I will admit to being afraid of what might occur when the NHLPA hired Donald Fehr as it’s Executive Director. I didn’t like his confrontational attitude when he was in the same position for MLBs players, nor his unwillingness to get drug-testing into the game. Inflexible would have been my one word summary.
If that opinion were fact, however, the NHL and team owners would have never had to have made the absolutely laughable offer they did make to open the bargaining. The league could have waited for Fehr to make outrageous demands on behalf of the players, and then laugh at him, Instead, they take the lead in the laugh-a-thon and request a reduction in what counts as “hockey-related revenue”, a roll back on the percentage of revenue that players get, an increase to entry level contract length, and a longer waiting period until a player becomes an unrestricted free agent. Players would be facing an estimated 24% rollback on their wages. This is after a similar rollback in 2005. The NHL is asking for the farm - and the people on it, too.
If the league was still struggling as it was during the last negotiations, I could see why they would ask for this. Players aren’t on the hook for arena leases, contracts, and all the other costs associated with running a team. The NHL is not in the same position, though. Far from it. League evenues have jumped by about 50% from $2.1 billion in 2003-04 to $3.3 billion for the 2011-12 season. Here is the bargaining summed up in a nutshell:
In 2004 - “We are losing money. Players need to take a pay cut.”
In 2012 - “We are making lots of money. Players need to take a pay cut.”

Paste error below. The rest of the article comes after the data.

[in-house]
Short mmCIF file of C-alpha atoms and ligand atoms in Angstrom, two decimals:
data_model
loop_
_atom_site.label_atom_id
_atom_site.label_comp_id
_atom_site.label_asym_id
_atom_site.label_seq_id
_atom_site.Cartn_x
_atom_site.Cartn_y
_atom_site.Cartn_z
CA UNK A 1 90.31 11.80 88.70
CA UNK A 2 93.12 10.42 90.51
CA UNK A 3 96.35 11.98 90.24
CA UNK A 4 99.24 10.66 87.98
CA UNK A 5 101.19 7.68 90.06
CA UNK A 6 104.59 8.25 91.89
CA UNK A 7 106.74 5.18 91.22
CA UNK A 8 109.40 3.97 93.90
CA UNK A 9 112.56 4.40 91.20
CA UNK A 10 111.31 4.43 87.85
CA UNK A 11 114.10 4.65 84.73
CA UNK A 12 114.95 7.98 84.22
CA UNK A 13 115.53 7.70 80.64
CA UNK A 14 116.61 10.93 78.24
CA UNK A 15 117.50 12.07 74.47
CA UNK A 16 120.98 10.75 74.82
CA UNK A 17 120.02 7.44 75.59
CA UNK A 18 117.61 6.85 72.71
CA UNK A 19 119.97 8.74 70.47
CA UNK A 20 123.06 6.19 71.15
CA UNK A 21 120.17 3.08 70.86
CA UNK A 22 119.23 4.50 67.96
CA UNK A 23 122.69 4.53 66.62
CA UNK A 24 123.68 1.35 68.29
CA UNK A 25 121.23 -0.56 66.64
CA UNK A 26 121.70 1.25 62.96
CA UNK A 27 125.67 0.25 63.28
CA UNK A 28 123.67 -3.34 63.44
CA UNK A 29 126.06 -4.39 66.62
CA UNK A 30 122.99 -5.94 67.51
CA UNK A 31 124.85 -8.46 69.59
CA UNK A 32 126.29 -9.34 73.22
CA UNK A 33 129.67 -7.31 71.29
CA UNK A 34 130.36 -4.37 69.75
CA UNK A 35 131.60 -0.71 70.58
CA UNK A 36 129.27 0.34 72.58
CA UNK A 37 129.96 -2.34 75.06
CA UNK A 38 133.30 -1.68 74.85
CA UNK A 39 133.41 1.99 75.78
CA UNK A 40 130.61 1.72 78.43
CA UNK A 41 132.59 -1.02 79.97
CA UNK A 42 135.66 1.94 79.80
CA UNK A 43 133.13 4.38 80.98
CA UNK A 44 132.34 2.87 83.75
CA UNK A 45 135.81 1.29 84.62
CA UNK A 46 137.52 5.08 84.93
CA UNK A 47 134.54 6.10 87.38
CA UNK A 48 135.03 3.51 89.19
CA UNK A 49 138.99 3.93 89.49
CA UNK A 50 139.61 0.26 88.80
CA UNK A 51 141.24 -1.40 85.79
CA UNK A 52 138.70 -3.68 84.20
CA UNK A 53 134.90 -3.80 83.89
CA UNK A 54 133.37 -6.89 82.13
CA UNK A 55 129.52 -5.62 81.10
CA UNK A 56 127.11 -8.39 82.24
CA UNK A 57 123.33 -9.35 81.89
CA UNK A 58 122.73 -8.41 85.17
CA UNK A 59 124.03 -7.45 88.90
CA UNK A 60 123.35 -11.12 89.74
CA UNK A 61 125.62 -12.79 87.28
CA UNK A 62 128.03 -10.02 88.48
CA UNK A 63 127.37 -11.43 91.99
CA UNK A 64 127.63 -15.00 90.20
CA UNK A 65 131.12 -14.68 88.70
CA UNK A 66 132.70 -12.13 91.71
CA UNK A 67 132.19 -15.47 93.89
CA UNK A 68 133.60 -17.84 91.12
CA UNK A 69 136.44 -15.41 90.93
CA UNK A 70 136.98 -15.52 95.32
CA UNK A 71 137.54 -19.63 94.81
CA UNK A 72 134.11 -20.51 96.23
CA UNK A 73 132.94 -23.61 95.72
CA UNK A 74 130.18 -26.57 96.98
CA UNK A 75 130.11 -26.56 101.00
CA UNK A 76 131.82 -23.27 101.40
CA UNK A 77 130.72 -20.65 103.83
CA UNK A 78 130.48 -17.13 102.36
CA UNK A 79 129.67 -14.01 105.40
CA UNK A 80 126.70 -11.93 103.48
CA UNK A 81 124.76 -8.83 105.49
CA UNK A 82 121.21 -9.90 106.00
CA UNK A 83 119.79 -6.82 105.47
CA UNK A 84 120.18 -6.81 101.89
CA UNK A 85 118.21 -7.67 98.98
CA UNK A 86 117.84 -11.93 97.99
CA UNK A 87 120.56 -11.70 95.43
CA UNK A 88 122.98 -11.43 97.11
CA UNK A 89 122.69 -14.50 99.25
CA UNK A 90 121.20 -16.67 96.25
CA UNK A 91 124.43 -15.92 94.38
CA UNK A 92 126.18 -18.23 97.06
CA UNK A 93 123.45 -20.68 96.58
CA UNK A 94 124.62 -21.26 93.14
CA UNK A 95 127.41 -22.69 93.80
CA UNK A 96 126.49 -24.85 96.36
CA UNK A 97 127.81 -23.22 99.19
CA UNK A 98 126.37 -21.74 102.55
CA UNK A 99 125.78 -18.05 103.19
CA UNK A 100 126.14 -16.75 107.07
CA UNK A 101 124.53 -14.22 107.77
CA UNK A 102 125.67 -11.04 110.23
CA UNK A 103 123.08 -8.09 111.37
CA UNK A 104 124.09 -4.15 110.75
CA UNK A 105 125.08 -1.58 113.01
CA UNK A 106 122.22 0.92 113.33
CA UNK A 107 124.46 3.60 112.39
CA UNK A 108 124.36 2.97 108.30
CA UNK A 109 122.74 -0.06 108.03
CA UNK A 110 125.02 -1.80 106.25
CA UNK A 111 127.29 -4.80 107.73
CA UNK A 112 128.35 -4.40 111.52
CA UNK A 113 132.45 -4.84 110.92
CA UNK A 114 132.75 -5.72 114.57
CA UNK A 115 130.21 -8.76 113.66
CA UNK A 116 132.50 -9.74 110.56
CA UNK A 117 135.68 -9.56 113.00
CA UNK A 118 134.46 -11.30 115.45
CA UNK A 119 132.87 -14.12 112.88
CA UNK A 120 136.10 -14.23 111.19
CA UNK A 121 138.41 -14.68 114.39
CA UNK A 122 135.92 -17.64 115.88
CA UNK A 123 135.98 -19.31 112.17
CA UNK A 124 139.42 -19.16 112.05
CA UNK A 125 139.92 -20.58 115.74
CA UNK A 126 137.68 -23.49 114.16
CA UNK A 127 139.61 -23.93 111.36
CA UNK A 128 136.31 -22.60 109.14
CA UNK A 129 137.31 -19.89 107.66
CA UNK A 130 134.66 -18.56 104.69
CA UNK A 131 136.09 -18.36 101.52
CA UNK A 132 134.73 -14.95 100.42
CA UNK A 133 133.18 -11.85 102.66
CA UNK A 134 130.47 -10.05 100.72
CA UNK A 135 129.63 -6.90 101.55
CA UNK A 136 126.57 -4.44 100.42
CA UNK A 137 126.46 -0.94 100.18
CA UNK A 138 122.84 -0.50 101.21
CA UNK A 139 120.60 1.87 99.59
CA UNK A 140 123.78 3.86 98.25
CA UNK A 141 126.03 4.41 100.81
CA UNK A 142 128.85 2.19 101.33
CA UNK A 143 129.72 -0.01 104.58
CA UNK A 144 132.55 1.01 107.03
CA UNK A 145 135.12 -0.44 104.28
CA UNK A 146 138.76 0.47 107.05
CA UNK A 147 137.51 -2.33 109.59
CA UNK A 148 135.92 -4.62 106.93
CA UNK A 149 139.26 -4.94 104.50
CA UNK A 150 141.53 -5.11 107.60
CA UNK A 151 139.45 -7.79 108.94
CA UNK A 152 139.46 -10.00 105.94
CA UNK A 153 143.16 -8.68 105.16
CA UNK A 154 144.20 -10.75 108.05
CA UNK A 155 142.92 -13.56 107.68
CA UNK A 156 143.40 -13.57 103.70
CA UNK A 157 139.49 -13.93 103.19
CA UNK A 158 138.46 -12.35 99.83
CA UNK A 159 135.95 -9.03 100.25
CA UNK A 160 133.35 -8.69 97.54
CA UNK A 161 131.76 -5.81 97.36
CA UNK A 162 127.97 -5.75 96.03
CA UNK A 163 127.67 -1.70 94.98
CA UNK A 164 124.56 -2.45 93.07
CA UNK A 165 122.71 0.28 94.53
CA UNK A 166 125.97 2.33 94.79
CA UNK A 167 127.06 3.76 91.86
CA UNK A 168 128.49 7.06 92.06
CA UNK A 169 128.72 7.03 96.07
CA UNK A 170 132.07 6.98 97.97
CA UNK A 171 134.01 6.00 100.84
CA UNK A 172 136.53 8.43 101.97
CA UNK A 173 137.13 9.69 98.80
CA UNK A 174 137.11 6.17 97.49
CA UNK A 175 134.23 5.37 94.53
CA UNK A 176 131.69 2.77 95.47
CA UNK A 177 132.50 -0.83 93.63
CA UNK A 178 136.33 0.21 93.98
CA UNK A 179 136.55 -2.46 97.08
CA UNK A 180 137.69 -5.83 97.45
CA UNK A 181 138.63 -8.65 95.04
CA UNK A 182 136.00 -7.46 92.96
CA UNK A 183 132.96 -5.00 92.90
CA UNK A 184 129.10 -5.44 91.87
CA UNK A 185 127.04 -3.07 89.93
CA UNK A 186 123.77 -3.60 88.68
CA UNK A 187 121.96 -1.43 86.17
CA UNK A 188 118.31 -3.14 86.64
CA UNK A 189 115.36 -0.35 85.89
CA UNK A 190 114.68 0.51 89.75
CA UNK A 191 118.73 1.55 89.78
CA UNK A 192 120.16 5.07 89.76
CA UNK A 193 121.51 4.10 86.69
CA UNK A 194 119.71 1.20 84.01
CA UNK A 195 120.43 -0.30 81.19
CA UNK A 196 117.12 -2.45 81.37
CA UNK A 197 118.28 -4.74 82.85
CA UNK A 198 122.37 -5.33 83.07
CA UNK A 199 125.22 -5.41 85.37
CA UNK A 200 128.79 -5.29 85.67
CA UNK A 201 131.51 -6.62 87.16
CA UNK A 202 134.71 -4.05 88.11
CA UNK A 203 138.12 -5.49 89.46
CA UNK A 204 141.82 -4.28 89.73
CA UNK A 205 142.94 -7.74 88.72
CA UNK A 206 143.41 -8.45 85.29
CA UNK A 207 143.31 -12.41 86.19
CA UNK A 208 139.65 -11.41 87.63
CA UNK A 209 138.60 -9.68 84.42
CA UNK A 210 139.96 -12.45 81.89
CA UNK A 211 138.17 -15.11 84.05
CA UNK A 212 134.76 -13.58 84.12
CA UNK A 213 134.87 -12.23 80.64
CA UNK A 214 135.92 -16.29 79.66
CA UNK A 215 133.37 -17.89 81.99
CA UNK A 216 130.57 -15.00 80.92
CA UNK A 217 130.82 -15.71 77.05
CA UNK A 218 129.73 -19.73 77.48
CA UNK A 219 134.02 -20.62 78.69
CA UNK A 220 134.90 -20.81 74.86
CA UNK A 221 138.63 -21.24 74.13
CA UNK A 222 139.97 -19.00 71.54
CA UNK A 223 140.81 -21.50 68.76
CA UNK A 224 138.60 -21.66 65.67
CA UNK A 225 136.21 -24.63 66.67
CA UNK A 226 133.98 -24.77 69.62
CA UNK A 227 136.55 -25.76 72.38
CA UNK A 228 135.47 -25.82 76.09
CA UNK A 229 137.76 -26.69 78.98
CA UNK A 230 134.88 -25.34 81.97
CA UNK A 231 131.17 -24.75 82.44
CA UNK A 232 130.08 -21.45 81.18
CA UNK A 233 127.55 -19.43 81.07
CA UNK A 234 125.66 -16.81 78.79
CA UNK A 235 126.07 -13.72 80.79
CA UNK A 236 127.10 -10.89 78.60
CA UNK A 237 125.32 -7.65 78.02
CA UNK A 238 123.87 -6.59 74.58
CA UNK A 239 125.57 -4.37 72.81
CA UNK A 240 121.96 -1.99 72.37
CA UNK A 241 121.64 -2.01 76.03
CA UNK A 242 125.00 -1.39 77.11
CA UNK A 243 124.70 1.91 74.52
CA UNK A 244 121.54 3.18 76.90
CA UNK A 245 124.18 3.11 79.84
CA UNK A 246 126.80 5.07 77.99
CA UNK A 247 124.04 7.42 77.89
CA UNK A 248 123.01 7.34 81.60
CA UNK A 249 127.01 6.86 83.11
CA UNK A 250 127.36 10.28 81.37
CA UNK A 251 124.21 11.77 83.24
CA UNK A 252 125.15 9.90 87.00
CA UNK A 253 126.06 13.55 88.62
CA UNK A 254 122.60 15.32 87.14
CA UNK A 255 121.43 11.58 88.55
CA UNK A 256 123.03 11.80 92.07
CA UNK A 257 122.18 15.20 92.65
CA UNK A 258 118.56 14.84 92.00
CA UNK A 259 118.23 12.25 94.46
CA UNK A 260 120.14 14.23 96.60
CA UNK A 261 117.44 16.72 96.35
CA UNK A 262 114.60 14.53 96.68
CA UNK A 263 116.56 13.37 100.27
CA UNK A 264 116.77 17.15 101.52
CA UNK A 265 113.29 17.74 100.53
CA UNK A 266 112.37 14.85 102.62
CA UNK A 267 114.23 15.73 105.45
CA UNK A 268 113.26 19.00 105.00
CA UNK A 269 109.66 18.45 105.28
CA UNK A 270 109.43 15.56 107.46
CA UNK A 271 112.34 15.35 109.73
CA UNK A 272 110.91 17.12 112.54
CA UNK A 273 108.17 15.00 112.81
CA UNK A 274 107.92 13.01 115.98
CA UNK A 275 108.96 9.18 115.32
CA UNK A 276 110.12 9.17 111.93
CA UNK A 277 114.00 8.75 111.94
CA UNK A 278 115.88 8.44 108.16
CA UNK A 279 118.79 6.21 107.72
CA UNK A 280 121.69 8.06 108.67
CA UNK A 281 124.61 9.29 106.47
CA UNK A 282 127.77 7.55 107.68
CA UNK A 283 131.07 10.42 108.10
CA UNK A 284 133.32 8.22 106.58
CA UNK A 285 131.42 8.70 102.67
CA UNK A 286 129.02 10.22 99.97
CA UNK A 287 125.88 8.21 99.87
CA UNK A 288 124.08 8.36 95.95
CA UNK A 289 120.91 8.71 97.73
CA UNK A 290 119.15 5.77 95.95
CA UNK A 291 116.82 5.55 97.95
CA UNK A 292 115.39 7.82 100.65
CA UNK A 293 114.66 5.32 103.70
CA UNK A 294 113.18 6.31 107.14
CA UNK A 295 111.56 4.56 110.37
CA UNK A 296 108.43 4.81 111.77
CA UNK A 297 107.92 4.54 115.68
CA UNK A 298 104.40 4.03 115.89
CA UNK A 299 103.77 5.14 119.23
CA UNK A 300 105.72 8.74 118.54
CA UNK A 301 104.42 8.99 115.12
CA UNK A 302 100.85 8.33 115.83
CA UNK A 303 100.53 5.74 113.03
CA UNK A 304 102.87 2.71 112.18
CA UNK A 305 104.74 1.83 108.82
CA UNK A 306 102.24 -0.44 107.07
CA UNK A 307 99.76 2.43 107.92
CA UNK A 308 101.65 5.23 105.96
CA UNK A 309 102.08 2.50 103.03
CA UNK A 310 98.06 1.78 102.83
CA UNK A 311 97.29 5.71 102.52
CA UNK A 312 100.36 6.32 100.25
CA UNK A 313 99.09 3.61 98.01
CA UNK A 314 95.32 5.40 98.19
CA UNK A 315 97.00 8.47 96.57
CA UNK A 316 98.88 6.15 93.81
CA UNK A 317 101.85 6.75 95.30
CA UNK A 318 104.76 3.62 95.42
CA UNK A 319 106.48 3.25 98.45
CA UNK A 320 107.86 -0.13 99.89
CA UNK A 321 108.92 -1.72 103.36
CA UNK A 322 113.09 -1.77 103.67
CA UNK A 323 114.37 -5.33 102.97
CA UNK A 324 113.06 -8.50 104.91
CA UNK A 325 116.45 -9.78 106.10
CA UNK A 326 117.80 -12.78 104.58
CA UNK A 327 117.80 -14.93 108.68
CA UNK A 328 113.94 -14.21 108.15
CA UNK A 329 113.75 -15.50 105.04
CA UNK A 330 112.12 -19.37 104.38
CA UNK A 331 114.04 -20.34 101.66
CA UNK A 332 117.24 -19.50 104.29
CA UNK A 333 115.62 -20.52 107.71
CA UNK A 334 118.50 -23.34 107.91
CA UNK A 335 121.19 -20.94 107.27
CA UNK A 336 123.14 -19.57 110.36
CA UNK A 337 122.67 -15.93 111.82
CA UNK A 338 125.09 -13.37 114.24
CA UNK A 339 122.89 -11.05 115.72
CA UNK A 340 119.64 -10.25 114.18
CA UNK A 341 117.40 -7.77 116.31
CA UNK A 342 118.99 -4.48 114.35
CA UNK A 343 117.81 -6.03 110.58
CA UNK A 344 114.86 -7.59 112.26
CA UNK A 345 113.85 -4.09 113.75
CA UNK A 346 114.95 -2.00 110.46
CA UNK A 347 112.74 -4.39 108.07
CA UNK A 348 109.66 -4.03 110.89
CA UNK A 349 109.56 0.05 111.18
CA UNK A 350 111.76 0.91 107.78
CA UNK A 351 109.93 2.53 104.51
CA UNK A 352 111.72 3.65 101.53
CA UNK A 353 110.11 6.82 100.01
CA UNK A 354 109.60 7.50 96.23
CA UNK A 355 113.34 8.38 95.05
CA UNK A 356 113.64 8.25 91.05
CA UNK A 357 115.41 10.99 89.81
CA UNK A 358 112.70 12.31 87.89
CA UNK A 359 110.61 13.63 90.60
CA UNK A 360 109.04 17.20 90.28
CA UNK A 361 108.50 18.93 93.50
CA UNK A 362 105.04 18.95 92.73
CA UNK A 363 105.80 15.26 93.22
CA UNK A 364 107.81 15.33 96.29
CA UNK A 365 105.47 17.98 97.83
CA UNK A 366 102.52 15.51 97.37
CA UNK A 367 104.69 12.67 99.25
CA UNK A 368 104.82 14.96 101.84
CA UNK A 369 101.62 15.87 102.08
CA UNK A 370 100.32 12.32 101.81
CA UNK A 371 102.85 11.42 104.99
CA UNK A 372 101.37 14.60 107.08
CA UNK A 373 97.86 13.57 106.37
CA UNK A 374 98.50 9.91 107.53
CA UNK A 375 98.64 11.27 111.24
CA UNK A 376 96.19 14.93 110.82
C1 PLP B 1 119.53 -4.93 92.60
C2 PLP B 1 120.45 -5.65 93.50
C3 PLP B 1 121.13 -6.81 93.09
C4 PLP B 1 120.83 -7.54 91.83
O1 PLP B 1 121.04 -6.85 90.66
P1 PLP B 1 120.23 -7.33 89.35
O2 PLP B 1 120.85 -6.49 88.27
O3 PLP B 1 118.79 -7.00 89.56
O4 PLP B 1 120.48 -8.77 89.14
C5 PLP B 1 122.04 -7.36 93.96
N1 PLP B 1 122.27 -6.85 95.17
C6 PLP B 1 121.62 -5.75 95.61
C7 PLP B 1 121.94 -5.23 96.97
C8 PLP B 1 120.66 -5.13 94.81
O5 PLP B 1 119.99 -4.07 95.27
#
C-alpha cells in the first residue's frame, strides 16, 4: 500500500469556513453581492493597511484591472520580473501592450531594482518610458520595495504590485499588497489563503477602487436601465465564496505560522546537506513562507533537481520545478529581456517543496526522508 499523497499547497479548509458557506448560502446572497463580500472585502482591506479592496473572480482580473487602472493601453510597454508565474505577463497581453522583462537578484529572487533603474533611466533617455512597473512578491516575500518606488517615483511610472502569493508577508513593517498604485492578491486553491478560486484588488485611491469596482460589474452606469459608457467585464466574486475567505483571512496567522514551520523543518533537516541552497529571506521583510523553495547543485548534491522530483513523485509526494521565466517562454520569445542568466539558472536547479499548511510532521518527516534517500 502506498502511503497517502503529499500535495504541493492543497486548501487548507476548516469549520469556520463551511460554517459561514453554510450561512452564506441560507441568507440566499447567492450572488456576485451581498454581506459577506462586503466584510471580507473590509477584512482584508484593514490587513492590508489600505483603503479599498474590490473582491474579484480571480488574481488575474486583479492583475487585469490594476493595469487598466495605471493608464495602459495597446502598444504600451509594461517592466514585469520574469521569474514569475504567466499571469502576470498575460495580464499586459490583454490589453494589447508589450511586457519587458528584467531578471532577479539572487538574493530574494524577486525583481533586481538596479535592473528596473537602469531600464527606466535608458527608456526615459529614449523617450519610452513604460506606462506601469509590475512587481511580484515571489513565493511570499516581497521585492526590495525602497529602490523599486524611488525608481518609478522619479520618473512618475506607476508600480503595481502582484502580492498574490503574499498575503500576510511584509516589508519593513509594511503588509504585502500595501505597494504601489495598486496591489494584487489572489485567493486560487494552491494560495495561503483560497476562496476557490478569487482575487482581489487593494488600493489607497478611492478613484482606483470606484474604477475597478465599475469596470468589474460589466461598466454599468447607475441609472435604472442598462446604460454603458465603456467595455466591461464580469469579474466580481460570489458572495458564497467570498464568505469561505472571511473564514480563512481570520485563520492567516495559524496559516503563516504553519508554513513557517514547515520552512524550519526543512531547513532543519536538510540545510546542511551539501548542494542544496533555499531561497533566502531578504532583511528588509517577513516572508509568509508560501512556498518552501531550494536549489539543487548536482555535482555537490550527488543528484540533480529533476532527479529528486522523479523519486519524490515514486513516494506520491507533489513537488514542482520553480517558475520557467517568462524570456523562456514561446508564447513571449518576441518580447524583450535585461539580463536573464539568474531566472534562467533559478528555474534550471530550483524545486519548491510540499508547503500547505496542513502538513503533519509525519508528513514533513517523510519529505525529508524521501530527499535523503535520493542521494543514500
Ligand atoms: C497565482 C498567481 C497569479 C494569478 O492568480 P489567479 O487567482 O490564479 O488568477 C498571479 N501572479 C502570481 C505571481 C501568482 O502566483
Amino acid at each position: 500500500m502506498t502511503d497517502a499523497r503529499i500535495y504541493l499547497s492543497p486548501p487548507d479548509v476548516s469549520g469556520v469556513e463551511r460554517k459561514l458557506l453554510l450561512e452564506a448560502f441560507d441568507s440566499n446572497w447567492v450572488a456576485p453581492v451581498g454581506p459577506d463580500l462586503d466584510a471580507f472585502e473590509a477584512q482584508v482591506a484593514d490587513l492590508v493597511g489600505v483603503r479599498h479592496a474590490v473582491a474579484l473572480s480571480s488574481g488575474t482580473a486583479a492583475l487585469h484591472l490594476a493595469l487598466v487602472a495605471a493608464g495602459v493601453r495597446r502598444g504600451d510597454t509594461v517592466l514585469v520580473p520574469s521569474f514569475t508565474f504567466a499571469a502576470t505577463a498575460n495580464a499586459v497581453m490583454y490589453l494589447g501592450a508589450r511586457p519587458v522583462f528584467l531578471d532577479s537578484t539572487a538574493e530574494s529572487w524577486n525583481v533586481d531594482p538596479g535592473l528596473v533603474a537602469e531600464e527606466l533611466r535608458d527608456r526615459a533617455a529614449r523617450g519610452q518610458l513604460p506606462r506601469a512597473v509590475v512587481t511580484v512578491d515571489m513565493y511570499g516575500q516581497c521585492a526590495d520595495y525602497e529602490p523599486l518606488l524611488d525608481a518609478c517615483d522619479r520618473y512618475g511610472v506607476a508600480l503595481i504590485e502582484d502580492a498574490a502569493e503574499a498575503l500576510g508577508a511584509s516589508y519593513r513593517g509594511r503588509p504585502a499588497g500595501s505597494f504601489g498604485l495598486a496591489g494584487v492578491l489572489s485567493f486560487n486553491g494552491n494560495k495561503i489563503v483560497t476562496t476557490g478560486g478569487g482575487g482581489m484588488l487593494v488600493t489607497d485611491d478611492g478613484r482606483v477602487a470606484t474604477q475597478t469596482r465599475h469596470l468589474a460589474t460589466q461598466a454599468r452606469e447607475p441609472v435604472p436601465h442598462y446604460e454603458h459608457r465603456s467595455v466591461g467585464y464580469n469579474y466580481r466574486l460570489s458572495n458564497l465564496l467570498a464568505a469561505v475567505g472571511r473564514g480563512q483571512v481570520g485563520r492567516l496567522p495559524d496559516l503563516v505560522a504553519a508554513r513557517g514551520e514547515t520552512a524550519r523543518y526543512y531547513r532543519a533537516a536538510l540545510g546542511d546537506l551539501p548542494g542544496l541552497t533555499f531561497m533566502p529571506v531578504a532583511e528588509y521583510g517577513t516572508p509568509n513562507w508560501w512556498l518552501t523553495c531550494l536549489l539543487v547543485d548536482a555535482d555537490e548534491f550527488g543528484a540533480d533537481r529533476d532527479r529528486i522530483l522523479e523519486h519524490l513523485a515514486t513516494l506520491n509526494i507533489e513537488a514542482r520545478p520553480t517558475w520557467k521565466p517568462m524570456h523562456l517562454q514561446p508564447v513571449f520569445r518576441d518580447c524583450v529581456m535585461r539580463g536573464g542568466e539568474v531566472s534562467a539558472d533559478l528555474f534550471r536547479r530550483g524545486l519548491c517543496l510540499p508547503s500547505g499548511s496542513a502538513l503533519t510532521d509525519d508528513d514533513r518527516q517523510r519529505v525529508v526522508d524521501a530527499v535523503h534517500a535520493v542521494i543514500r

In 2004, I supported the owners. A cap works for the league, and (mostly) keeps the playing field level. Yes, there are issues about the cap hits of contracts and “unlikely years”, but as shown by the consistently increasing revenues, the system in place is proving successful. The league is making money, the players are making money. The only people not making money are teams that are either 1. in non-traditional markets or 2. having multiple losing (non-playoff) seasons. People love a winner. In 2011, Forbes estimated that the bottom 5 were Phoenix, Atlanta, New York Islanders, St. Louis, and and Columbus. The first two are teams in non-traditional markets who have (or had, in Atlanta’s case) major ownership issues. The last three were steady non-playoff teams (and only St. Louis has changed that in the past season).
This tells us that if a team isn’t making money right now, it isn’t because the players are taking it all. It becomes an ownership issue - they put a team in the wrong area, or are handling it wrong in their particular market. (Phoenix, it should be noted, is still under NHL ownership.) Or they just aren’t winning. In some cases, it is both.
It is also why I’m backing the players on this round of CBA talks. Last time, they gave the owners the cost-certainty the owners felt they needed. They took payc uts. Top stars reduced their earning power in a capped system. The league is now better for that sacrifice. It just makes the owners look greedy, and ot of touch by asking for such drastic cuts when the league is showing strong growth. The players didn’t offer front-loaded contracts with tacked-on
cheap years to get around the cap. That hangs on ownership. If it is causing financial problems, look to close the loophole. Going after the players wallets for the owners lack of foresight is idiocy in its finest form.